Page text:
God's Thoughts and Ways - Part VI (Abel and Cain)

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Abel’s and Cain’s Offerings

At the designated time Cain brought some of the fruit of the ground for an offering to the LORD. But Abel brought some of the firstborn of his flock– even the fattest of them. And the LORD was pleased with Abel and his offering, but with Cain and his offering he was not pleased. So Cain became very angry, and his expression was downcast (Genesis 4:3-5).

Why would the Lord should accept the one offering and reject the other? Now, that is the right question - read on for an answer!

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Certainly, Cain was sincere and honestly desired to worship God and acknowledge his obligation to Him.  Cain was a farmer so it was just as natural for him to bring of the fruits of the ground for an offering unto the Lord as it was for Abel a shepherd to bring of the firstlings of his flock and the fat from them (Genesis 4:2). They both brought of what they possessed and if the kind of offering had been left to their choice it certainly would have been all right for Cain to make an offering of the fruits of the ground and the Lord most assuredly would have accepted it.

However, by studying the Scriptures we find that after the fall of mankind (1) God made a gracious revelation to him – that it was only by the use of sacrifices as sin-offerings the race of fallen man could approach his Creator (Hebrews 9:22).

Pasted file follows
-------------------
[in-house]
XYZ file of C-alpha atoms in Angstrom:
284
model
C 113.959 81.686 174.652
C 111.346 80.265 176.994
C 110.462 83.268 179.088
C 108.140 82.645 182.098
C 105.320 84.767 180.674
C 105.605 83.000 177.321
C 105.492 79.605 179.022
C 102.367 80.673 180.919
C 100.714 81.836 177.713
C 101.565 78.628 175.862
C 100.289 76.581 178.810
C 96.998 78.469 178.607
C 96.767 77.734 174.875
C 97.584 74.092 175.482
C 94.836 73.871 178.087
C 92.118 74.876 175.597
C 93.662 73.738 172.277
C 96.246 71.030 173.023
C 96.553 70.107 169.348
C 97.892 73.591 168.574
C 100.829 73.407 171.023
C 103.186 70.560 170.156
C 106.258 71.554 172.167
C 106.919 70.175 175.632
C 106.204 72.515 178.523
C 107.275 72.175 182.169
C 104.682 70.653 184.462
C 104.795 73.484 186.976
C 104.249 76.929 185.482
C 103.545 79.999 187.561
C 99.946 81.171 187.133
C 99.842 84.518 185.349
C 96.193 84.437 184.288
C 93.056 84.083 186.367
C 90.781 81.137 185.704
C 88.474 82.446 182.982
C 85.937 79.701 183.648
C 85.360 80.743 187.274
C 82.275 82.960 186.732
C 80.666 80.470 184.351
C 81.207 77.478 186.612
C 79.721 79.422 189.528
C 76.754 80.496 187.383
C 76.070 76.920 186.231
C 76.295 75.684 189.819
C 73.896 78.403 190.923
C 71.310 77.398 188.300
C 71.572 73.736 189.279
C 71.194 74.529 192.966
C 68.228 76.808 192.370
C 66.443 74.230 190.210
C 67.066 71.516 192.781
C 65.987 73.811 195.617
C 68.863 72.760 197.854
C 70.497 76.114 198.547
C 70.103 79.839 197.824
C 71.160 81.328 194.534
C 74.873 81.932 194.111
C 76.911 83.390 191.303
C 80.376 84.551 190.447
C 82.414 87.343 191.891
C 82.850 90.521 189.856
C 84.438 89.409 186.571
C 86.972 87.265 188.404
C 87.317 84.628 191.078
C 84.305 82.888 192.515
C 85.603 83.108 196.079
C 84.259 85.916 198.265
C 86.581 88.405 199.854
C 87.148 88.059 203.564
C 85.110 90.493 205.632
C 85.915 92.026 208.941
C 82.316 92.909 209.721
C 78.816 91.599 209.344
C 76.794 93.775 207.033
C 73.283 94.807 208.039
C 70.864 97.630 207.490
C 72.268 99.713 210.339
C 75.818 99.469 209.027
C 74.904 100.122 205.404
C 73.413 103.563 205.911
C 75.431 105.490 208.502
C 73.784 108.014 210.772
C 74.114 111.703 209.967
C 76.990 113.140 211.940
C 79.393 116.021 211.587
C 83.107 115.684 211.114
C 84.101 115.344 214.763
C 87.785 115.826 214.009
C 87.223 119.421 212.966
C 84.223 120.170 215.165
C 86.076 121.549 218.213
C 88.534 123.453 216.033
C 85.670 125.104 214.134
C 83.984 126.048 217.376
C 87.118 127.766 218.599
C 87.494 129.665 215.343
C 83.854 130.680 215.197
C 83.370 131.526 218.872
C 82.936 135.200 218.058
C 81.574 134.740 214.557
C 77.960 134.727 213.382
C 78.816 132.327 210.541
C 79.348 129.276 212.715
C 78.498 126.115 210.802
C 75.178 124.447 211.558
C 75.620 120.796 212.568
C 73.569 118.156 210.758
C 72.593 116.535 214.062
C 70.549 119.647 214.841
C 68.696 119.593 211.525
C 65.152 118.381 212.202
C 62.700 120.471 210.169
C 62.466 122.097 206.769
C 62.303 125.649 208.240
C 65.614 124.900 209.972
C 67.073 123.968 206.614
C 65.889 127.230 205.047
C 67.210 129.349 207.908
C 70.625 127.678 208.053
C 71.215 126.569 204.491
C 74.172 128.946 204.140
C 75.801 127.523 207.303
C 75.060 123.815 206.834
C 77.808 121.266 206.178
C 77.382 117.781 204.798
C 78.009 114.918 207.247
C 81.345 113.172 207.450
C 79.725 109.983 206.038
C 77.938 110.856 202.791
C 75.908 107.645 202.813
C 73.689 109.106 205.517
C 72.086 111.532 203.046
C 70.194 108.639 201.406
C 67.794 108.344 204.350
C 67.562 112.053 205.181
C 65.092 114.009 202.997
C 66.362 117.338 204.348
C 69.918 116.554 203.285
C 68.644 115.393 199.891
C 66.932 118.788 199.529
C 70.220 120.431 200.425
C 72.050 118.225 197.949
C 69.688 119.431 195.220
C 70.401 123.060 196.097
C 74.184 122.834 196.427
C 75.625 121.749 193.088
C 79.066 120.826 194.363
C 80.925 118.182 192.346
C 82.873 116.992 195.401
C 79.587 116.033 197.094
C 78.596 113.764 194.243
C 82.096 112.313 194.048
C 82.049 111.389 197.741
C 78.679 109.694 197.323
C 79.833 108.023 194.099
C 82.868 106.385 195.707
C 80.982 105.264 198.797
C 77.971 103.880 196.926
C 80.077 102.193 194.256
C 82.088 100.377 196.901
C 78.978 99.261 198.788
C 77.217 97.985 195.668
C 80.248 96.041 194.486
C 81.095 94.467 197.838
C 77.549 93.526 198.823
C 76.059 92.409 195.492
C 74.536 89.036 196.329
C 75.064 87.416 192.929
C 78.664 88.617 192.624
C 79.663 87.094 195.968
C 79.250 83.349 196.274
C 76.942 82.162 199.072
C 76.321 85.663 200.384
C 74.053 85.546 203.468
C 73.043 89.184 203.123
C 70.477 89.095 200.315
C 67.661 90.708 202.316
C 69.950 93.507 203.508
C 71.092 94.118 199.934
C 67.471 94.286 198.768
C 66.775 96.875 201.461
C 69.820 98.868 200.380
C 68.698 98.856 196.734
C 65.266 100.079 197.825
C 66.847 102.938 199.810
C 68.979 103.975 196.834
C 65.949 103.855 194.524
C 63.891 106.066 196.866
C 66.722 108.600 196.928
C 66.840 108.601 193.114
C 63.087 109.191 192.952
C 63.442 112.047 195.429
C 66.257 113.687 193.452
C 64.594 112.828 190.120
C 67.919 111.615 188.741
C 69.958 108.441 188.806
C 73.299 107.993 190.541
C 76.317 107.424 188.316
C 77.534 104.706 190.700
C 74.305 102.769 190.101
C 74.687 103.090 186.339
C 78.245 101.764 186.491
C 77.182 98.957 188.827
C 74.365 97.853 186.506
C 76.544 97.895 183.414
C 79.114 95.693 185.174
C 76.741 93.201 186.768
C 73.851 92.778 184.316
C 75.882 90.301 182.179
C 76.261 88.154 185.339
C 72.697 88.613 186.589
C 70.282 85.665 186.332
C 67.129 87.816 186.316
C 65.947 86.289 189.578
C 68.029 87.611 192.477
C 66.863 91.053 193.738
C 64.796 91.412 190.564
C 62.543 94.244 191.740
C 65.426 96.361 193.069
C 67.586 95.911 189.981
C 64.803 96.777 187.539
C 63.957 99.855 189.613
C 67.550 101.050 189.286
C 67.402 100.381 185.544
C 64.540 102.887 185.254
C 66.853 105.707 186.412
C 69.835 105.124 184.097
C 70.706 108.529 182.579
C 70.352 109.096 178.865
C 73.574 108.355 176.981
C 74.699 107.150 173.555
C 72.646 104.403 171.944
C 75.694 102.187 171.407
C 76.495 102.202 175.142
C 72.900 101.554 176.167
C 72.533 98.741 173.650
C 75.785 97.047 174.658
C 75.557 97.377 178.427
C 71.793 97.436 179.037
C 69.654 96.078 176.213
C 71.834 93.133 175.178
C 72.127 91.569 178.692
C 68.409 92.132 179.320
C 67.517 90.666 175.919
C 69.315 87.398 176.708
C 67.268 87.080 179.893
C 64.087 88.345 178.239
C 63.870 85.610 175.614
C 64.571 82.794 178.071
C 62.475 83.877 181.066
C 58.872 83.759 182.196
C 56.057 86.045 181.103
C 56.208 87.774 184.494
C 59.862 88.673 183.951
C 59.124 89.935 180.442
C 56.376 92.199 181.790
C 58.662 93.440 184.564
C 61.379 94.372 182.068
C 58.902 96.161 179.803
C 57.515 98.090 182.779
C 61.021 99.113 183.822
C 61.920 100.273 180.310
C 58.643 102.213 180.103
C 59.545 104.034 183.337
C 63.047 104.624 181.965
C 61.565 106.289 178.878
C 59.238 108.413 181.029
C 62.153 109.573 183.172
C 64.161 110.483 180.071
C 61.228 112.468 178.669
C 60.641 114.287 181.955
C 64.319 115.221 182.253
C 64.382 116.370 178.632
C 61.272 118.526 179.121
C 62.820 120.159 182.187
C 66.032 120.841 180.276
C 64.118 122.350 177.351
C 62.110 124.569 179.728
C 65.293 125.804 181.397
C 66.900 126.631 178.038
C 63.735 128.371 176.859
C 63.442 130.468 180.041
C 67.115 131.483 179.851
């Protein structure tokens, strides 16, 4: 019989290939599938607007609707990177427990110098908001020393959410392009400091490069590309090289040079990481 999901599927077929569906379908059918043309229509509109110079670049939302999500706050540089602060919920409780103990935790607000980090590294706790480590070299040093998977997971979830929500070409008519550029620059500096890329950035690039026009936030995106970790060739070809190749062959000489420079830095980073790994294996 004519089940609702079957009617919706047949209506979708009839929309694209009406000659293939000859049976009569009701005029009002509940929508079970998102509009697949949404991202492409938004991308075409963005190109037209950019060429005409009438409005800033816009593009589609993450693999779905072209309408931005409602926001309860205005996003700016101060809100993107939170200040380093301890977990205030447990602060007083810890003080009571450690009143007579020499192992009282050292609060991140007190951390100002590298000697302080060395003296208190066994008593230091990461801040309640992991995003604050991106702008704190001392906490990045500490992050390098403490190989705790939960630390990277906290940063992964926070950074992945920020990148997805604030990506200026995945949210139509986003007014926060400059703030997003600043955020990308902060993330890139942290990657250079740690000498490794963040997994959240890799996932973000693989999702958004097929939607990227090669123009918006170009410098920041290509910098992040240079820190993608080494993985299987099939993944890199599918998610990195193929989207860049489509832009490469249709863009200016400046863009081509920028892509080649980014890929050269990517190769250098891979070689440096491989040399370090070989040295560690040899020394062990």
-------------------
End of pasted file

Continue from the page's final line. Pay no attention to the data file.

When the eyes of our first parents Adam and Eve were opened to see their sin and guilt before God they made for themselves aprons of fig-leaves (Genesis 3:7) representing the fruitless efforts of man to hide his sin by self-righteousness (Isaiah 64:6). But the Lord made coats of skins and clothed them (Genesis 3:21). This was the first life lesson that the wages of sin are death (Genesis 2:17. Romans 6:23) . In this case animals had to die shedding their blood - their life - in order to cover Adam and Eve's sin (Genesis 9:4). This was then by divine appointment the first institution of a substitutionary sin offering. Consequently, by divine appointment it became the only acceptable mode of worship for sinful man. Realize, it was not actually possible that a human being could kill an animal as a substitute for his own death or as a true representative of himself. The animal he offered had no appreciation of right or wrong; therefore, it was not fully representative of him.